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  • Question

  • using UAG and Direct Access would a user at home connect to CorpNet have the ability to split tunnel? Or if they make and internet request would they be routed to the internet via the CorpNet FW/gateway or they home ISP connection??

    TIA,

    GmFlanagan

    Thursday, April 29, 2010 3:42 PM

Answers

  • The default configuration ensures that only corpnet traffic will pass via the DA tunnel. All other traffic will access the internet directly.

    Obviously, if you use some form of proxy definition on the clients, this may change the outcome.

    If needed you can define a "forced tunnel" to route all traffic via corpnet, but you lose performance for native Internet access.

    Cheers

    JJ


    Jason Jones | Forefront MVP | Silversands Ltd | My Blogs: http://blog.msedge.org.uk and http://blog.msfirewall.org.uk
    • Marked as answer by Erez Benari Tuesday, May 4, 2010 12:13 AM
    Thursday, April 29, 2010 11:01 PM
  • That's right. However, the issue of split tunneling as understood in the world of VPN, in the context of users "bridging" connections won't happen with DA, because the user will not be able to establish the IPsec tunnel required. In an overall analysis, whether split tunneling is enabled or not makes very little difference in the overall security posture of the DA client. When you compare the nominal security advantage (if any) to disabling split tunneling with the potentiall profound negative impact of forcing your entire population of users to use IP-HTTPS and the significant hit on your corporate Internet bandwidth, you'll soon find that there was a good reason why we dedicated to leave split tunneling as the default.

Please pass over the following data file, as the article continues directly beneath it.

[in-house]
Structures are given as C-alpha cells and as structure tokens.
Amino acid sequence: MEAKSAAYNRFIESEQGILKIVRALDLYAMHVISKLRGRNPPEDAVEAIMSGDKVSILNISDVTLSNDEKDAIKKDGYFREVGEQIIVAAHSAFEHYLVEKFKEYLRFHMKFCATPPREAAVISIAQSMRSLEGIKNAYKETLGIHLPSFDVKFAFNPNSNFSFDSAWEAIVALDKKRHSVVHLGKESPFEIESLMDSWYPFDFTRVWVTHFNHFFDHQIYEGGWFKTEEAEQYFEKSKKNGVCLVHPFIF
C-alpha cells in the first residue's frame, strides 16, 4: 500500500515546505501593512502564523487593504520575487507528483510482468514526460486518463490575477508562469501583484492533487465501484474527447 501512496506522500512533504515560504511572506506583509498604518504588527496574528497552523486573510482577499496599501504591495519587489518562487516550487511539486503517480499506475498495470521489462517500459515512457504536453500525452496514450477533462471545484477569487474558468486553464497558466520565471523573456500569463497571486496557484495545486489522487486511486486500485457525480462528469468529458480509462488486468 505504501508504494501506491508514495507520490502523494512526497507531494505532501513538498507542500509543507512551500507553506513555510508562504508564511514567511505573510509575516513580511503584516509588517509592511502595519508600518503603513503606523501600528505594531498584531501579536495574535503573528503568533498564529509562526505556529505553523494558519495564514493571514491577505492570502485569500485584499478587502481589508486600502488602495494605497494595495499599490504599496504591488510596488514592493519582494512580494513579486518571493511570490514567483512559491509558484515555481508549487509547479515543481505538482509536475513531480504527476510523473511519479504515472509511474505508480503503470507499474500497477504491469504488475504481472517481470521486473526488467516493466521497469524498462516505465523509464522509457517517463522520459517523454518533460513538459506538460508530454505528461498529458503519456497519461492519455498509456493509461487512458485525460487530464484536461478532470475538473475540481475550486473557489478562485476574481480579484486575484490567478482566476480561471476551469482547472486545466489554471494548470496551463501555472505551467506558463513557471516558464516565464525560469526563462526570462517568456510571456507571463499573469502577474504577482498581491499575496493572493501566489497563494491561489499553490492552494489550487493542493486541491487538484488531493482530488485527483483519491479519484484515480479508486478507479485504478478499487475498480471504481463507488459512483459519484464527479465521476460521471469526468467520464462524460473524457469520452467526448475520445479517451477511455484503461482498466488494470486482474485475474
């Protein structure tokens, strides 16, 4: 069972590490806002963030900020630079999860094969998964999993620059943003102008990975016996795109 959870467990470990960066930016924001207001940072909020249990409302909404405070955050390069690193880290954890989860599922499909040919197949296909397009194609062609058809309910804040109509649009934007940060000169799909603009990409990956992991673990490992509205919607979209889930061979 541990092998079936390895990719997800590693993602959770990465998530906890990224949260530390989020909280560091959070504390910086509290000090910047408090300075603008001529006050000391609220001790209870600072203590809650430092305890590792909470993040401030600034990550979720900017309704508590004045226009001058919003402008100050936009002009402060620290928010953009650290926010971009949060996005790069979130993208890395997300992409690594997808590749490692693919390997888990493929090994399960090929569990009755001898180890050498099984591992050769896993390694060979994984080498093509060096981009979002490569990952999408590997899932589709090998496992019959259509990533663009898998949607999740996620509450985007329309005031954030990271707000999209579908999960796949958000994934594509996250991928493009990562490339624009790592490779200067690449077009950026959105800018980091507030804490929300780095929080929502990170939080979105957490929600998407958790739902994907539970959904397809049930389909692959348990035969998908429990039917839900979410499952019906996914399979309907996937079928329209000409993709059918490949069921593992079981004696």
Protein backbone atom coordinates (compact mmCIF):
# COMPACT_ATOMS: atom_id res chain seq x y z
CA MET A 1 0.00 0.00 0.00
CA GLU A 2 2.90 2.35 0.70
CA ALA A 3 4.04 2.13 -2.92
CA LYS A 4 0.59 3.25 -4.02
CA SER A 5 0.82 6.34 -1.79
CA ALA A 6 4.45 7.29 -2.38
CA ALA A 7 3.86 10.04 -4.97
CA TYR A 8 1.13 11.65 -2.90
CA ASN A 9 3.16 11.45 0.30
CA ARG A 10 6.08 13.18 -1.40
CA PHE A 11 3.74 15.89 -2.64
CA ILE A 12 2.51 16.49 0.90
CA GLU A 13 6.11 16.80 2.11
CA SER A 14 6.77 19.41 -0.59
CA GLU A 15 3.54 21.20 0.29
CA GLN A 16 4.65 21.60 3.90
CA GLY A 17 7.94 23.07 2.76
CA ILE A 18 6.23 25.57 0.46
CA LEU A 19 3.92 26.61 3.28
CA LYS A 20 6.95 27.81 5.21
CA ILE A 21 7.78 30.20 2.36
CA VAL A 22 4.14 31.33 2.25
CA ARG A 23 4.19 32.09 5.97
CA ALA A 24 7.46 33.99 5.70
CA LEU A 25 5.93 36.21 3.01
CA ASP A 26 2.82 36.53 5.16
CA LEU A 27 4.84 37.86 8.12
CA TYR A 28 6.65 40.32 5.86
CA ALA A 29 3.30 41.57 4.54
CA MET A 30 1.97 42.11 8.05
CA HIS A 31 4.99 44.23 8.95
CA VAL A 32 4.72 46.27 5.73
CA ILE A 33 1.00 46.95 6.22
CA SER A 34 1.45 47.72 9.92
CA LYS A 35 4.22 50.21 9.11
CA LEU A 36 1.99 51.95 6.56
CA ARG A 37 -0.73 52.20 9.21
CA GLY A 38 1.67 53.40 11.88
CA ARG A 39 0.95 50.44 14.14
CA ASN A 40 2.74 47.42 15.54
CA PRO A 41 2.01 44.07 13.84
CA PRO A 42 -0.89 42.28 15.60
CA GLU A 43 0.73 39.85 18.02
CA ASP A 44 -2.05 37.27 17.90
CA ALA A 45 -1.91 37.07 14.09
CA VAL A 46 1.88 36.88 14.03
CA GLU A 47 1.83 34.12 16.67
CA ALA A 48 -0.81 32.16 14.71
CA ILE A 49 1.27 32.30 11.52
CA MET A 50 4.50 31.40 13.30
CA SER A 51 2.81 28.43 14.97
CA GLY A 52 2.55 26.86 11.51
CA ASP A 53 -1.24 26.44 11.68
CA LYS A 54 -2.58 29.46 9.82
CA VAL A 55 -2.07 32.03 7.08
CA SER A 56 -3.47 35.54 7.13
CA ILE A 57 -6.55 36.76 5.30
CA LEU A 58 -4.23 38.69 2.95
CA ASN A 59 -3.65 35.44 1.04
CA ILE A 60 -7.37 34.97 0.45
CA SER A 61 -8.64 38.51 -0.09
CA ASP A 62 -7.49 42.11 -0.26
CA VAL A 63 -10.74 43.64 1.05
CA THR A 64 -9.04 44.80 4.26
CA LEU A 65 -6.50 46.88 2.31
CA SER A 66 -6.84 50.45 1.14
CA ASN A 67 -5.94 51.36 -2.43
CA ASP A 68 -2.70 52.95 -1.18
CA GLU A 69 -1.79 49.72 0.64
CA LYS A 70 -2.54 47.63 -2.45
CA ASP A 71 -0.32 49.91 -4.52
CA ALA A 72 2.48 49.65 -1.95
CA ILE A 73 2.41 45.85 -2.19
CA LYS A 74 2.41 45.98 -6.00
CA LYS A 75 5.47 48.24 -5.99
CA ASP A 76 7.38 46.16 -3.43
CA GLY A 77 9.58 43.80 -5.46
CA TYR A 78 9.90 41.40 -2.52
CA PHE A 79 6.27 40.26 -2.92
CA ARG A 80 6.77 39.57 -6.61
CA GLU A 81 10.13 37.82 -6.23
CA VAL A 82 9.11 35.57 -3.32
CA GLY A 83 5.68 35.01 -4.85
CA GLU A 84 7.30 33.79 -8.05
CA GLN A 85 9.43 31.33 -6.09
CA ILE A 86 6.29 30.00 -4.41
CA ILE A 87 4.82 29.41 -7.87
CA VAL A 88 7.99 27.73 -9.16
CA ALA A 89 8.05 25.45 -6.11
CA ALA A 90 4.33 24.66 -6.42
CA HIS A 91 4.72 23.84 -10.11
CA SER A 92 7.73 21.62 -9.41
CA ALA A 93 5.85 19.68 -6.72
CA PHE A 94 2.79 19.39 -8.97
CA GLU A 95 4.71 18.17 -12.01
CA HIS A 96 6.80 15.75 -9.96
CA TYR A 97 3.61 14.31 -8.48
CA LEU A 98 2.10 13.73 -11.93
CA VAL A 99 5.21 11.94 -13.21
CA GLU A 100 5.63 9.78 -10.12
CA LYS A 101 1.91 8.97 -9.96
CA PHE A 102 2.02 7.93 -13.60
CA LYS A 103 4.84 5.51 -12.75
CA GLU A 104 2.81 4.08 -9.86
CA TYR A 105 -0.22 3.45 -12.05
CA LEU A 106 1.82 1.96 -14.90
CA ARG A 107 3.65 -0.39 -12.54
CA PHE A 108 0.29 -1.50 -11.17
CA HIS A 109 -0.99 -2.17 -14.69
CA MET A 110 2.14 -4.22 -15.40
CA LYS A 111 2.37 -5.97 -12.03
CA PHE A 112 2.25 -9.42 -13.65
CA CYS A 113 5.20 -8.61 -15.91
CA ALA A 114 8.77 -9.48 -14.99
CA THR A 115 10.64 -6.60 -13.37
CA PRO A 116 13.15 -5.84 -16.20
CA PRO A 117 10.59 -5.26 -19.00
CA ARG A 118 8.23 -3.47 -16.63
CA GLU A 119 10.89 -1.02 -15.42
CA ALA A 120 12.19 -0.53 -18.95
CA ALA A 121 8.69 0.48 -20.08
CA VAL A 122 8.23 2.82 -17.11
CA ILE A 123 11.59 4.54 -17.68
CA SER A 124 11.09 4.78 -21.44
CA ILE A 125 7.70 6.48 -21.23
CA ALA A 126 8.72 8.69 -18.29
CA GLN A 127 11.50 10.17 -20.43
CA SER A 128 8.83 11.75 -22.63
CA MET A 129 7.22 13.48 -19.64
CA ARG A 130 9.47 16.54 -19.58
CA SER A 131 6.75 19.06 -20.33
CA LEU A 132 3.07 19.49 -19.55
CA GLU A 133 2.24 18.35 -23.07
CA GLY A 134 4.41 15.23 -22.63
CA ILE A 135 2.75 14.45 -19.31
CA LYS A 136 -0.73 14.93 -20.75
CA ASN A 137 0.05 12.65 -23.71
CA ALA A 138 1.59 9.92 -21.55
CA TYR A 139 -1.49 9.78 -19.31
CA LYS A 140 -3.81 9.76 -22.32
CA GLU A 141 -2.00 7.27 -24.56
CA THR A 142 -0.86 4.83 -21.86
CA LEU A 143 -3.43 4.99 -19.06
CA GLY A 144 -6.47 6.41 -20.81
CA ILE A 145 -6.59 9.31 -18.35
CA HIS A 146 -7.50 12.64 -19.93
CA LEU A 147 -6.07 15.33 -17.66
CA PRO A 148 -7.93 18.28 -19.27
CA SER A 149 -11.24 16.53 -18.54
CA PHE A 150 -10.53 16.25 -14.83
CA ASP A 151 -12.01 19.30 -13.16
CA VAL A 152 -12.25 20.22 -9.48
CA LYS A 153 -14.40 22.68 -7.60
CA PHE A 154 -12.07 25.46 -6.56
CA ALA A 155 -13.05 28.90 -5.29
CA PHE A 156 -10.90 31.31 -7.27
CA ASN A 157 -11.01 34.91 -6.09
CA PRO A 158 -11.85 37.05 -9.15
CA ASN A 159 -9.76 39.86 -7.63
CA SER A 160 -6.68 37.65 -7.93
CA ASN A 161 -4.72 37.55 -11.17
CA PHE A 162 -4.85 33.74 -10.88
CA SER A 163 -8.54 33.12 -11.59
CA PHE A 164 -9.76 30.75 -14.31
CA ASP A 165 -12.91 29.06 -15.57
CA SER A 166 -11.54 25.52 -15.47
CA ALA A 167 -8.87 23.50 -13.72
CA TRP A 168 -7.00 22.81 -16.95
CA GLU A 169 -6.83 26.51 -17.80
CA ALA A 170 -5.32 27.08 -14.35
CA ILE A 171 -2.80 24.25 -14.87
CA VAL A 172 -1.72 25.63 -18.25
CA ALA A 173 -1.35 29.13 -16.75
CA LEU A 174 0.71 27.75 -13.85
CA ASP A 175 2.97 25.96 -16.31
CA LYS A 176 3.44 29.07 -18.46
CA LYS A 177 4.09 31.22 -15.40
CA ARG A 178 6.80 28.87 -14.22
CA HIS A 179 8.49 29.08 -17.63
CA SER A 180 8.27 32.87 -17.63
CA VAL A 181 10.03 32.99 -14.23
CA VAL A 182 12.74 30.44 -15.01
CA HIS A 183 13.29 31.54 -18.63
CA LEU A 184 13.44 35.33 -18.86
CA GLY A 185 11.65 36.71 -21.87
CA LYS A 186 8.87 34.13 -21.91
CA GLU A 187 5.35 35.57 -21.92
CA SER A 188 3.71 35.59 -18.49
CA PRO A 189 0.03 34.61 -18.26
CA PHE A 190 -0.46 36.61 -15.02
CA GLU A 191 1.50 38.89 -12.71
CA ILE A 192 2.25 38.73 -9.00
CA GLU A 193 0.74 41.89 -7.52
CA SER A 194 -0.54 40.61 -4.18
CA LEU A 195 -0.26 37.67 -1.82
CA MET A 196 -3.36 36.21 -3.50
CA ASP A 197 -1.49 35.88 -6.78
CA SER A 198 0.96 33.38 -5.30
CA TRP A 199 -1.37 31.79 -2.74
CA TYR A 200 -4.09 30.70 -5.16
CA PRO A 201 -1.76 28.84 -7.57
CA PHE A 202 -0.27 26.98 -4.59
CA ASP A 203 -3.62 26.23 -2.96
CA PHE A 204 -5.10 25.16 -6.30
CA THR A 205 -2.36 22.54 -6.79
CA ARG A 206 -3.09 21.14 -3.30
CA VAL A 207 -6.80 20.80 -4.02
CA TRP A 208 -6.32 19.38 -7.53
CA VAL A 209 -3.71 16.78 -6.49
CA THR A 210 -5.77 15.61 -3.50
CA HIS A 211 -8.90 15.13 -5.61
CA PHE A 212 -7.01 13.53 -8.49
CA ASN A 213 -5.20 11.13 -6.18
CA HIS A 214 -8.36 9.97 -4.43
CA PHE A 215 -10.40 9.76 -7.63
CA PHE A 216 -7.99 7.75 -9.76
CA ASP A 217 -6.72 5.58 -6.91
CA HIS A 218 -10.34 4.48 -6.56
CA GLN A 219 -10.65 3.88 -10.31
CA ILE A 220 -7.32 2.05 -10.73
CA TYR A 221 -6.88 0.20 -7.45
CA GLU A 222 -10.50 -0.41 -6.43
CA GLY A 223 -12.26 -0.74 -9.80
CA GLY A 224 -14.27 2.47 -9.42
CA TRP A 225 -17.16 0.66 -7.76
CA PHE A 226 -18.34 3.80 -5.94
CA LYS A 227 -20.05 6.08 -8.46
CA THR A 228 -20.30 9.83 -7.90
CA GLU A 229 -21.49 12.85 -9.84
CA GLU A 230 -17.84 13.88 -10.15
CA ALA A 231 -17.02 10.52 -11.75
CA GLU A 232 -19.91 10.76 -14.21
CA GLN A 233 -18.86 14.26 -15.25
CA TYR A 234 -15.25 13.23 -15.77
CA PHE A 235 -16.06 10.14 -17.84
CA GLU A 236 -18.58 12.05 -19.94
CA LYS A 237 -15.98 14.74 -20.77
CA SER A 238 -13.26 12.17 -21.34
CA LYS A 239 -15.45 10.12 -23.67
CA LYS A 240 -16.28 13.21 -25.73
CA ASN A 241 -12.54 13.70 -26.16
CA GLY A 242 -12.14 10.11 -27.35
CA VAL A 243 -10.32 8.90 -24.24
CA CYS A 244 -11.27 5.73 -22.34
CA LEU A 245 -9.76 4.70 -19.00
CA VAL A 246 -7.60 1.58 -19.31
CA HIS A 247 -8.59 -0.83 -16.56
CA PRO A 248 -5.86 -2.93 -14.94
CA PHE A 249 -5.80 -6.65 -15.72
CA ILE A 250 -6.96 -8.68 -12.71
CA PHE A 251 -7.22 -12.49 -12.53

HTH,

    Tom


    MS ISDUA/UAG DA Anywhere Access Team
    • Marked as answer by Erez Benari Tuesday, May 4, 2010 12:13 AM
    Friday, April 30, 2010 12:34 PM

All replies

  • The default configuration ensures that only corpnet traffic will pass via the DA tunnel. All other traffic will access the internet directly.

    Obviously, if you use some form of proxy definition on the clients, this may change the outcome.

    If needed you can define a "forced tunnel" to route all traffic via corpnet, but you lose performance for native Internet access.

    Cheers

    JJ


    Jason Jones | Forefront MVP | Silversands Ltd | My Blogs: http://blog.msedge.org.uk and http://blog.msfirewall.org.uk
    • Marked as answer by Erez Benari Tuesday, May 4, 2010 12:13 AM
    Thursday, April 29, 2010 11:01 PM
  • That's right. However, the issue of split tunneling as understood in the world of VPN, in the context of users "bridging" connections won't happen with DA, because the user will not be able to establish the IPsec tunnel required. In an overall analysis, whether split tunneling is enabled or not makes very little difference in the overall security posture of the DA client. When you compare the nominal security advantage (if any) to disabling split tunneling with the potentiall profound negative impact of forcing your entire population of users to use IP-HTTPS and the significant hit on your corporate Internet bandwidth, you'll soon find that there was a good reason why we dedicated to leave split tunneling as the default.

    HTH,

    Tom


    MS ISDUA/UAG DA Anywhere Access Team
    • Marked as answer by Erez Benari Tuesday, May 4, 2010 12:13 AM
    Friday, April 30, 2010 12:34 PM
  • Perfect, clearly explained and understood.

     

    thank you Tom and Jason

    Friday, April 30, 2010 6:34 PM
  • Hi GM,

    You bet!

    I have some information on the "Edge Man" blog on split tunneling.

    I'll have an even more detailed analysis of this situation on the UAG Team Blog sometime this week - so keep your eyes out for that. It'll cover some other security considerations for DA as well.

    Thanks!

    Tom


    MS ISDUA/UAG DA Anywhere Access Team
    Monday, May 3, 2010 2:31 PM